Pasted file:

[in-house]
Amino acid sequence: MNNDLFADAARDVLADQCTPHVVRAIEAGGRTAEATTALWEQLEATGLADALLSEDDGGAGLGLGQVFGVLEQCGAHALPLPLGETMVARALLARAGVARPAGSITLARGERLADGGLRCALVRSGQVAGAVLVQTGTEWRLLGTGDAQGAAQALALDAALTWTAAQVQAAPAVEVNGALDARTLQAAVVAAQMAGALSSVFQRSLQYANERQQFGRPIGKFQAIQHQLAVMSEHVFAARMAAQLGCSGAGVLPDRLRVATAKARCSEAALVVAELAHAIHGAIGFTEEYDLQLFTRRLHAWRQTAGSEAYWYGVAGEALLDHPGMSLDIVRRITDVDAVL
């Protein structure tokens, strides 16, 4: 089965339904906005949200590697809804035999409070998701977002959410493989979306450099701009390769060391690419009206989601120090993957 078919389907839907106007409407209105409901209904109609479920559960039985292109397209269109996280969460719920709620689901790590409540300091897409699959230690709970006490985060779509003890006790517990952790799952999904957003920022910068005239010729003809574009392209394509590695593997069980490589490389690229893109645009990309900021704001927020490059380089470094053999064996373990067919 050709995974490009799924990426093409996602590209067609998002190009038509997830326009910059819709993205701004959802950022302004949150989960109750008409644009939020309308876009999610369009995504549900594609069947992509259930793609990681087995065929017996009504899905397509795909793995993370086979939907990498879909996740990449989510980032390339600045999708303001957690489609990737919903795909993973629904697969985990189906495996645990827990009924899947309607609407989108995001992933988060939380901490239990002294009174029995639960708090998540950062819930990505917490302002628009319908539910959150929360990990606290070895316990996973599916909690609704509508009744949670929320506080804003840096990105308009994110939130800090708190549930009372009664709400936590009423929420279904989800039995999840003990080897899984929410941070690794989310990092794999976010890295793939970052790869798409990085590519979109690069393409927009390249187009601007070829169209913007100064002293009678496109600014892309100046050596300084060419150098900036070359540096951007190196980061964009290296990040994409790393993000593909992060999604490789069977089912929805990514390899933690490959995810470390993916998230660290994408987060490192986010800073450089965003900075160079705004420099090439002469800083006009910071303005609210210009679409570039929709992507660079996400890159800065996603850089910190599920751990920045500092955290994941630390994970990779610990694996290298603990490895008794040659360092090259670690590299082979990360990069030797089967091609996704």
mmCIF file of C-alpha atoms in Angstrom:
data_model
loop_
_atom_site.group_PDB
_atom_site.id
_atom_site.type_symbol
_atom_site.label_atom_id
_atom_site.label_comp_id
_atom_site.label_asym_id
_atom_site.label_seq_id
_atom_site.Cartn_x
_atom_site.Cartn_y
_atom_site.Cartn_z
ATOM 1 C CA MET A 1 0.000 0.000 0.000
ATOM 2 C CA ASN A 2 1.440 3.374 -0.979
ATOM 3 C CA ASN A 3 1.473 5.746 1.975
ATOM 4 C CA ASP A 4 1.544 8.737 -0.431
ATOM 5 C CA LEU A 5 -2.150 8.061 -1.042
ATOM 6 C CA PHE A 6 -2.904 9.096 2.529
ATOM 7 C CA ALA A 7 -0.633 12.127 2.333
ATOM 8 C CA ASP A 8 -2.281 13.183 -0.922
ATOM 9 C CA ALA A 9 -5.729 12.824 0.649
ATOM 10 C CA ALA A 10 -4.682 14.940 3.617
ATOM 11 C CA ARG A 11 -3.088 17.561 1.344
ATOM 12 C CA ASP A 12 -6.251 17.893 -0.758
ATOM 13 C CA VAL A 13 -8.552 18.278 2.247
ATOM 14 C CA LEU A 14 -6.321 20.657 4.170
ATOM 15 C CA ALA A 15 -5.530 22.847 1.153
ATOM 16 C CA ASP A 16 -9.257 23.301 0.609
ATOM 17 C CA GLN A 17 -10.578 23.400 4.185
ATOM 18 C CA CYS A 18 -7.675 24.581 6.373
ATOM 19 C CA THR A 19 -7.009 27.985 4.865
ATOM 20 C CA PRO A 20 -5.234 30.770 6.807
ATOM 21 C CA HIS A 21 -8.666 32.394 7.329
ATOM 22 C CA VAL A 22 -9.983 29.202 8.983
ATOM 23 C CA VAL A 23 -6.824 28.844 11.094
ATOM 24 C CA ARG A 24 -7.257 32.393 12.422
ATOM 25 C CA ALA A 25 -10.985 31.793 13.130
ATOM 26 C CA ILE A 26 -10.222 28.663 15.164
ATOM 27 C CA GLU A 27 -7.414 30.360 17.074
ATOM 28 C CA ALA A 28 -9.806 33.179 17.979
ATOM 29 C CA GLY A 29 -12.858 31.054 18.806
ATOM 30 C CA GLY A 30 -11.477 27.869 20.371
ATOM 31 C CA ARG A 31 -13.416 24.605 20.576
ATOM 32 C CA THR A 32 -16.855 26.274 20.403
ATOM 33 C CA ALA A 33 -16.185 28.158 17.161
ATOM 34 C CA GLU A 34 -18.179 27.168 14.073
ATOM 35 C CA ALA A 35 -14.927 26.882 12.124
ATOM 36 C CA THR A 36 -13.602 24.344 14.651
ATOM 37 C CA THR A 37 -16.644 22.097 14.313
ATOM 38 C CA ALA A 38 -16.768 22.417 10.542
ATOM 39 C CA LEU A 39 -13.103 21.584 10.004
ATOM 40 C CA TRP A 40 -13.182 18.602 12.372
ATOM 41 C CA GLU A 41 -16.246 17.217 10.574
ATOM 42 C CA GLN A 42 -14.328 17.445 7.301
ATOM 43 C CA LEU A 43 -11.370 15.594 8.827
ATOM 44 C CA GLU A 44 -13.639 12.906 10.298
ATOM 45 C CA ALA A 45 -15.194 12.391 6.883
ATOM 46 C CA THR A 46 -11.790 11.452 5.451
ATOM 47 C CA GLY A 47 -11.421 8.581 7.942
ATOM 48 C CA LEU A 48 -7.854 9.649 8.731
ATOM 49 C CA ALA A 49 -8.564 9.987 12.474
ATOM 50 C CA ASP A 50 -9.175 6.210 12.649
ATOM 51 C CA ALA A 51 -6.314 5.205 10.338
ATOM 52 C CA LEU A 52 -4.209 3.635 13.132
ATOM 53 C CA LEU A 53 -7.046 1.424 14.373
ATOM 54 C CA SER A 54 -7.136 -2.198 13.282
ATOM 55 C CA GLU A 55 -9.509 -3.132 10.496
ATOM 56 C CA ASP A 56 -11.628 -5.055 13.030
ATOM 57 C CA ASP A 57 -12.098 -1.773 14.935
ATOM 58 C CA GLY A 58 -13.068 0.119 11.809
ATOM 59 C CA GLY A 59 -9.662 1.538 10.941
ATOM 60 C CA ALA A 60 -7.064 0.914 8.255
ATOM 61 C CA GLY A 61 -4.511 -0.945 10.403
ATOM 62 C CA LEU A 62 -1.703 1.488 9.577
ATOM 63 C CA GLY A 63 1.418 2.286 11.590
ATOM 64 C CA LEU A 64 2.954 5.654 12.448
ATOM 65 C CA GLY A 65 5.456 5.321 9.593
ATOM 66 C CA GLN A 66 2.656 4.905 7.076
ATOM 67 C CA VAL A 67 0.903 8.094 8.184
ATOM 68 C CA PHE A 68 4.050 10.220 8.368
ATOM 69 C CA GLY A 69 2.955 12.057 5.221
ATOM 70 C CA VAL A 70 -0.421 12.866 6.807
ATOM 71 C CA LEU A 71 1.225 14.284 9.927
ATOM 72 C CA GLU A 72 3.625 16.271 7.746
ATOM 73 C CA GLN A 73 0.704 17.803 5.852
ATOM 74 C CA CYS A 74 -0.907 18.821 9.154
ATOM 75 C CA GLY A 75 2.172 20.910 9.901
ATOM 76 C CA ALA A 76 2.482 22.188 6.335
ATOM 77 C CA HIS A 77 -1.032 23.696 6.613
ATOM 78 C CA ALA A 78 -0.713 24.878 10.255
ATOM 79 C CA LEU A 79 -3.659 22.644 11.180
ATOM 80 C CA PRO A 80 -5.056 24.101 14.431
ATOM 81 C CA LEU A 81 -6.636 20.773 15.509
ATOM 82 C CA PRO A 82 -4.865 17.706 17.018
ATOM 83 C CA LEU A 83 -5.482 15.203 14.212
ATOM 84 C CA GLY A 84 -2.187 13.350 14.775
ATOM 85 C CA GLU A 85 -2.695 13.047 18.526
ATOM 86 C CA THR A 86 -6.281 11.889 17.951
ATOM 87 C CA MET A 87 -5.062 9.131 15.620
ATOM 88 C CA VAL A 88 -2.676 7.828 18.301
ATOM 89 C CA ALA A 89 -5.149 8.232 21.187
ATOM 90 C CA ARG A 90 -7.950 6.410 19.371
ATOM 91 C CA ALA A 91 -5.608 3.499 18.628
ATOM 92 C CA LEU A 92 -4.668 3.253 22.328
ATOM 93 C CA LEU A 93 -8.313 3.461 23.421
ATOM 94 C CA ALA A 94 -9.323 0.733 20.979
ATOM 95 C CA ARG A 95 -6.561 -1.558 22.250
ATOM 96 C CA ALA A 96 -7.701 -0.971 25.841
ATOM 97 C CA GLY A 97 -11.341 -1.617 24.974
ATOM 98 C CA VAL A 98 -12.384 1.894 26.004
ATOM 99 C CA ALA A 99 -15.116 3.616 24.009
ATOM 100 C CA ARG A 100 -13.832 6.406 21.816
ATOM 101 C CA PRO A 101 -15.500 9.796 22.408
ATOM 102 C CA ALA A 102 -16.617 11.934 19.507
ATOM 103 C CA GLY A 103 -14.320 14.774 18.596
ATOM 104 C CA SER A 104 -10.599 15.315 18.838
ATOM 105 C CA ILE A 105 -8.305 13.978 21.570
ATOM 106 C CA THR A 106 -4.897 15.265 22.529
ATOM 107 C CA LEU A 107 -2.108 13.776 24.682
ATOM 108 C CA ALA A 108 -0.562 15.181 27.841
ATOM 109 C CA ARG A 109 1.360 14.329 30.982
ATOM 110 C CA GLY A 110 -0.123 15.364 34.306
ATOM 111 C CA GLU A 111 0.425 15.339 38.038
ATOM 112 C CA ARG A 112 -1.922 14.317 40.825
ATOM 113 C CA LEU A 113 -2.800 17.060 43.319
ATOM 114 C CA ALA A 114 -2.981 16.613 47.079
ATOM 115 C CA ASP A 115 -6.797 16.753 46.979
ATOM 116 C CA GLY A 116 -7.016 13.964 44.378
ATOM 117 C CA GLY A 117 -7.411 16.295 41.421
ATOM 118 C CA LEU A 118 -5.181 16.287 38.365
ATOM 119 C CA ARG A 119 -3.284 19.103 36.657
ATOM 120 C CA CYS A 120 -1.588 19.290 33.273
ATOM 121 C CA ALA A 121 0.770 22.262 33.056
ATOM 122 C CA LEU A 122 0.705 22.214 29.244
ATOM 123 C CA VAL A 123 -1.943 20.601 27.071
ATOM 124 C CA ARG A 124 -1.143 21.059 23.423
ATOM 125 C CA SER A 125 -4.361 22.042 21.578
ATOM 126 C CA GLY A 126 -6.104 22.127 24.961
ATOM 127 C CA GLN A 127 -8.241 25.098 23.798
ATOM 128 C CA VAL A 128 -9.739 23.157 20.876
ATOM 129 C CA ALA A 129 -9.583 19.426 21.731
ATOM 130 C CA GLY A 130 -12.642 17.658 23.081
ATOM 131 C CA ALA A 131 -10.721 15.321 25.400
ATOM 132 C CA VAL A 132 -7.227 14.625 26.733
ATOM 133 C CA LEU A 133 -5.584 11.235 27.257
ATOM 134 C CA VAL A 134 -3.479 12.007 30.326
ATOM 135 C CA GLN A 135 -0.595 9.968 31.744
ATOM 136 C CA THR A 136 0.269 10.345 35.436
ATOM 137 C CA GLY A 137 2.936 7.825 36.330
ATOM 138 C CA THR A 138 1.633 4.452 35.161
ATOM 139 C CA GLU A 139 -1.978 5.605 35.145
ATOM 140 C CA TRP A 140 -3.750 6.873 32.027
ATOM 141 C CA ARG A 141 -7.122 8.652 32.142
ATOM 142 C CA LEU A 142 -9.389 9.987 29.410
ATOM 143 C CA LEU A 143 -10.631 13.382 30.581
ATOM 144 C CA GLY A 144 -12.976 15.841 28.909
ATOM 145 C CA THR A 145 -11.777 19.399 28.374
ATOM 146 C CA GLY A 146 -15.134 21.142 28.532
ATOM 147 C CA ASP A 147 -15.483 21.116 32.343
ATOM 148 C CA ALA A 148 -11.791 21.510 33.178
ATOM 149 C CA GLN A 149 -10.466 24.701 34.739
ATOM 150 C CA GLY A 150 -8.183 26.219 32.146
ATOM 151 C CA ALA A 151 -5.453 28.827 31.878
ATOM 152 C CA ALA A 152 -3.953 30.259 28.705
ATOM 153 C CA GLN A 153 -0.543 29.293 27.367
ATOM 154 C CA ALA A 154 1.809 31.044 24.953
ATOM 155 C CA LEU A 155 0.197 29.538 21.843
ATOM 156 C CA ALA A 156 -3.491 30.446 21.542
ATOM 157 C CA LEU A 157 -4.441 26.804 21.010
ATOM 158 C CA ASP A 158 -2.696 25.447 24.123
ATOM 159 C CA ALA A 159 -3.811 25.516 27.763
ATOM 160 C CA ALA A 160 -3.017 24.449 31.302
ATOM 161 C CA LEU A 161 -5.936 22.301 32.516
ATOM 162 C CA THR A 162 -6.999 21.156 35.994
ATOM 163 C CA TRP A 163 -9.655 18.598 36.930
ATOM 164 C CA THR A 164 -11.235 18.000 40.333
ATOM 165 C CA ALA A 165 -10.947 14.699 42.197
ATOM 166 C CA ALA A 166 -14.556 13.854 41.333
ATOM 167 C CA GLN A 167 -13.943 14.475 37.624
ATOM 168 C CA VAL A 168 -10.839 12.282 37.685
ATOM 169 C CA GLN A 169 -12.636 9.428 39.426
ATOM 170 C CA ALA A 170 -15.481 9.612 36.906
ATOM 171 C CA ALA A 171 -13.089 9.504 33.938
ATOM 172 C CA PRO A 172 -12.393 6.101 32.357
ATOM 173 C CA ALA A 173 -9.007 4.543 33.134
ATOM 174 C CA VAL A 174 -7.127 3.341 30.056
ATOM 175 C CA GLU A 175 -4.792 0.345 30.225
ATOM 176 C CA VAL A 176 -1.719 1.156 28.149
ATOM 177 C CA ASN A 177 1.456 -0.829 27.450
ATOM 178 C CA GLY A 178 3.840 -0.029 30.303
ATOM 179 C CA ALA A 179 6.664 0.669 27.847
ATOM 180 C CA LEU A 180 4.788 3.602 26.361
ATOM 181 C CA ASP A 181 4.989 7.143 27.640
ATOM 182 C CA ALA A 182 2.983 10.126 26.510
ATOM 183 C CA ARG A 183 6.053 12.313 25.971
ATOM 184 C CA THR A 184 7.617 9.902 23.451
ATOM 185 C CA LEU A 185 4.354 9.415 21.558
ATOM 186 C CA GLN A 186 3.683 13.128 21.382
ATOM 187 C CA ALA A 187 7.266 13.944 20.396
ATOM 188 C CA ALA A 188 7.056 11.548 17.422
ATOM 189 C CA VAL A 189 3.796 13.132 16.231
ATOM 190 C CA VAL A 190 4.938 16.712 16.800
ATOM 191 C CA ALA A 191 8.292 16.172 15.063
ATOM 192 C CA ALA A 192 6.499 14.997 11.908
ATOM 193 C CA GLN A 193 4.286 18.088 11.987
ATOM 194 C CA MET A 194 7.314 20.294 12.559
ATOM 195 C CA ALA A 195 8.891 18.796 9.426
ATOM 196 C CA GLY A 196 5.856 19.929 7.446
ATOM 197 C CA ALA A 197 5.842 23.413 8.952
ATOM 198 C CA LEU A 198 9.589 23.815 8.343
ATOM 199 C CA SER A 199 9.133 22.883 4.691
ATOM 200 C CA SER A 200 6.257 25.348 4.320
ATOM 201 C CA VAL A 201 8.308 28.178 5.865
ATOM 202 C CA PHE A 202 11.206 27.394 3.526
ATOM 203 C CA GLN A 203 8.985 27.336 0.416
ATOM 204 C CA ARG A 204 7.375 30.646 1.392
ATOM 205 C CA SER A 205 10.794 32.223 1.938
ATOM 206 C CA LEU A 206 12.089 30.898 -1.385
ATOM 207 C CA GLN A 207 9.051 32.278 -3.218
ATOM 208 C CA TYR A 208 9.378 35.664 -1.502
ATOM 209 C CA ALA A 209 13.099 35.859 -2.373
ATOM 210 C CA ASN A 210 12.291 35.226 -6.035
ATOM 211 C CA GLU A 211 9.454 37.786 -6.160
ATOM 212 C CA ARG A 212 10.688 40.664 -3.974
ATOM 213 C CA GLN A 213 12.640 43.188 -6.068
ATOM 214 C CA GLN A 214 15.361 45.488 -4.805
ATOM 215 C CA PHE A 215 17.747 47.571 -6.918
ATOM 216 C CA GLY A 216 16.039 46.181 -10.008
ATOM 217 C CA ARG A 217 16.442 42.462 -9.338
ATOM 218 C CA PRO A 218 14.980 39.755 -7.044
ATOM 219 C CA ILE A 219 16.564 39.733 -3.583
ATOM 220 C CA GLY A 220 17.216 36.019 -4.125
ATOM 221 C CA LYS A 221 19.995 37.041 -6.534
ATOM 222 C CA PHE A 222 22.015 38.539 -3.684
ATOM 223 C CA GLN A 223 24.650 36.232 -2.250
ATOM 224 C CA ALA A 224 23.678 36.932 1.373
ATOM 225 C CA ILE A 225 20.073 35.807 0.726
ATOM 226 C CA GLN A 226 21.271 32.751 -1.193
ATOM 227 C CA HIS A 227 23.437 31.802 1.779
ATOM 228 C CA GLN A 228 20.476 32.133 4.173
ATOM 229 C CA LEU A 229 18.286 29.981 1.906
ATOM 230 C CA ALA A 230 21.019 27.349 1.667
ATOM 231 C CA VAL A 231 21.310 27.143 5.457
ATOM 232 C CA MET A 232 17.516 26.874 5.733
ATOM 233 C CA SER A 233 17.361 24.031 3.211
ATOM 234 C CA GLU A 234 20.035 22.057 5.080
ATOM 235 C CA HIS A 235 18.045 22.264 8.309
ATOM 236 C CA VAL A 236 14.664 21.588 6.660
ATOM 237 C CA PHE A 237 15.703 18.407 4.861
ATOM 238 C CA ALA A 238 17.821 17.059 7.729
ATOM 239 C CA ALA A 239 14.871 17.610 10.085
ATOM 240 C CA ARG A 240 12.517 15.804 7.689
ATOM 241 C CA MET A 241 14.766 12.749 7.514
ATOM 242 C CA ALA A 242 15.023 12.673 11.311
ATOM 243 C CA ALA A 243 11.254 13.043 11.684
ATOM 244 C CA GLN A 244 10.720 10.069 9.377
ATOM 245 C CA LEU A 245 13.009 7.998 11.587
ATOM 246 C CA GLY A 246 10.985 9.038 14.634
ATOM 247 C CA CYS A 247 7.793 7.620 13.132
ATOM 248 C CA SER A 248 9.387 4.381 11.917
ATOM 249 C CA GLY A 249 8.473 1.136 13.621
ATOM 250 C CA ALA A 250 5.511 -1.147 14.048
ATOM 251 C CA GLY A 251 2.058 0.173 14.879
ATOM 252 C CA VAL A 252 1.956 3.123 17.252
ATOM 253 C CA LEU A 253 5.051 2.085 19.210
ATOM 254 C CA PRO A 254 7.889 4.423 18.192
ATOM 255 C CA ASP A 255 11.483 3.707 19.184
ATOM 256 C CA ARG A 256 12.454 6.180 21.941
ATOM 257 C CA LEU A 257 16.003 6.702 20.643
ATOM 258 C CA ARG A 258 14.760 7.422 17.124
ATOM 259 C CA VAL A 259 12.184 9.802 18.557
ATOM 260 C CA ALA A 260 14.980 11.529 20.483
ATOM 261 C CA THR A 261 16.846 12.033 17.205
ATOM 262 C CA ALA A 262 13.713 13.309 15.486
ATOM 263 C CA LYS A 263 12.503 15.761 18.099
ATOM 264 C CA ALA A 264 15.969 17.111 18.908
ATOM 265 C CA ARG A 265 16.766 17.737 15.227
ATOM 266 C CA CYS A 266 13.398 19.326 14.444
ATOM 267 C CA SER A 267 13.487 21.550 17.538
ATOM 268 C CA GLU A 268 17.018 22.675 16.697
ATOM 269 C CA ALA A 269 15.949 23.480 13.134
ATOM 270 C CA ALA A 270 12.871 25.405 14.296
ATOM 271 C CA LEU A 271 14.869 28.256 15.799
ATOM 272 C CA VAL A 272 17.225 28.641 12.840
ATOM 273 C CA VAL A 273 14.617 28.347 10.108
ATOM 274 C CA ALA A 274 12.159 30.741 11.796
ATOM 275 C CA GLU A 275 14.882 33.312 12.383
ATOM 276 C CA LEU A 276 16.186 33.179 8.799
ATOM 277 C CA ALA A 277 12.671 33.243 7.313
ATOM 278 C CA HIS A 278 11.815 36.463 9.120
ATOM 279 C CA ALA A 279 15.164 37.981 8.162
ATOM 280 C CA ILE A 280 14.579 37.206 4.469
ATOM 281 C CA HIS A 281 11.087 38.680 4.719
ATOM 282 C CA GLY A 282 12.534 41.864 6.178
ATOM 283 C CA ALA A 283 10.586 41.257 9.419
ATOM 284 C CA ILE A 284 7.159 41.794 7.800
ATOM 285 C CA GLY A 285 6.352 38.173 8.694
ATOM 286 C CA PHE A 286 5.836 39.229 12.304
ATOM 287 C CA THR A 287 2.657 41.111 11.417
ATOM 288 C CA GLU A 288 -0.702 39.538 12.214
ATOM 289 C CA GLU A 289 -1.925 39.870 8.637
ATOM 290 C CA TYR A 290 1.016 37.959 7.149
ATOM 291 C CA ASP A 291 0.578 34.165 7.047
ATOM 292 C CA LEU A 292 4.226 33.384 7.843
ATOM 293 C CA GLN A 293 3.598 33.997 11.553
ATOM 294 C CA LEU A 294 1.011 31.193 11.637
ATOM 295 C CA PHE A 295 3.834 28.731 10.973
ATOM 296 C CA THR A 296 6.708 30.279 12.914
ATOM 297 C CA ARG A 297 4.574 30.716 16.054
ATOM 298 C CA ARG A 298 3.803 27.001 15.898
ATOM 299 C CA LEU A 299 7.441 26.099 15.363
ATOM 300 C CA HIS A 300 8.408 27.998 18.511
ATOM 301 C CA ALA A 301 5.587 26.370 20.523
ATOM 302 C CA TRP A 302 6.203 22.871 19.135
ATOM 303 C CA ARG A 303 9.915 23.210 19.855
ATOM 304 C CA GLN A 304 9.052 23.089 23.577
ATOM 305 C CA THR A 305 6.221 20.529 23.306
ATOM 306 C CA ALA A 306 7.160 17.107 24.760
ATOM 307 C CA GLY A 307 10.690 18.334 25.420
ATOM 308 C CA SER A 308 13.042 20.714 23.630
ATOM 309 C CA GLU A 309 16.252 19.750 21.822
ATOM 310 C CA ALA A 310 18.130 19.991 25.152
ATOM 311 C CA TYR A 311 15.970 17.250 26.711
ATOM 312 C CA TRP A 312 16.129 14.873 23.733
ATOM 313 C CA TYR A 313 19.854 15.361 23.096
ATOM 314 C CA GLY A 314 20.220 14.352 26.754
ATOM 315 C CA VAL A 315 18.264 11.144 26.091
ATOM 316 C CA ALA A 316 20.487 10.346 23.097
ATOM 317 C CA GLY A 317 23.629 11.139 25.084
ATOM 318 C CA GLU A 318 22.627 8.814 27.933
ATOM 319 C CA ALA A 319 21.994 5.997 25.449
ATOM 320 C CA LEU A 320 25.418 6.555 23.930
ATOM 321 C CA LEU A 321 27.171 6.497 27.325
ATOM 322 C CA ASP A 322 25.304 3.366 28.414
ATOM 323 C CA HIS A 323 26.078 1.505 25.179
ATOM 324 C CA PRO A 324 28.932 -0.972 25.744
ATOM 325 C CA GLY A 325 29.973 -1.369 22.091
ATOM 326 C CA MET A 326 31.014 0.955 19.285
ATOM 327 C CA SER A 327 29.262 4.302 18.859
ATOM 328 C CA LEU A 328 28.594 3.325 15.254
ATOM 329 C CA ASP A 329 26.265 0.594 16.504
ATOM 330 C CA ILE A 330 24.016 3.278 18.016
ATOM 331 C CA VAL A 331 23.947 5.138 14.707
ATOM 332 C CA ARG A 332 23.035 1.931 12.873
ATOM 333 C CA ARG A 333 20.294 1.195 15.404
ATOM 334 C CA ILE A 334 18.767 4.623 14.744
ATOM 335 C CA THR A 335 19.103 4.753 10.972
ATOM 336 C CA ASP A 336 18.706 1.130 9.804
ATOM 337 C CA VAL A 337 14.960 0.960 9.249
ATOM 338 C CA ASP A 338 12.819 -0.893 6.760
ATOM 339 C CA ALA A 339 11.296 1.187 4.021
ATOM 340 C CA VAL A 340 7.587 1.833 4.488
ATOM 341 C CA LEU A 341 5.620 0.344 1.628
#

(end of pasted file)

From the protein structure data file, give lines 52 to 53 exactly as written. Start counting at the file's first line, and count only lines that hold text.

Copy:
ATOM 36 C CA THR A 36 -13.602 24.344 14.651
ATOM 37 C CA THR A 37 -16.644 22.097 14.313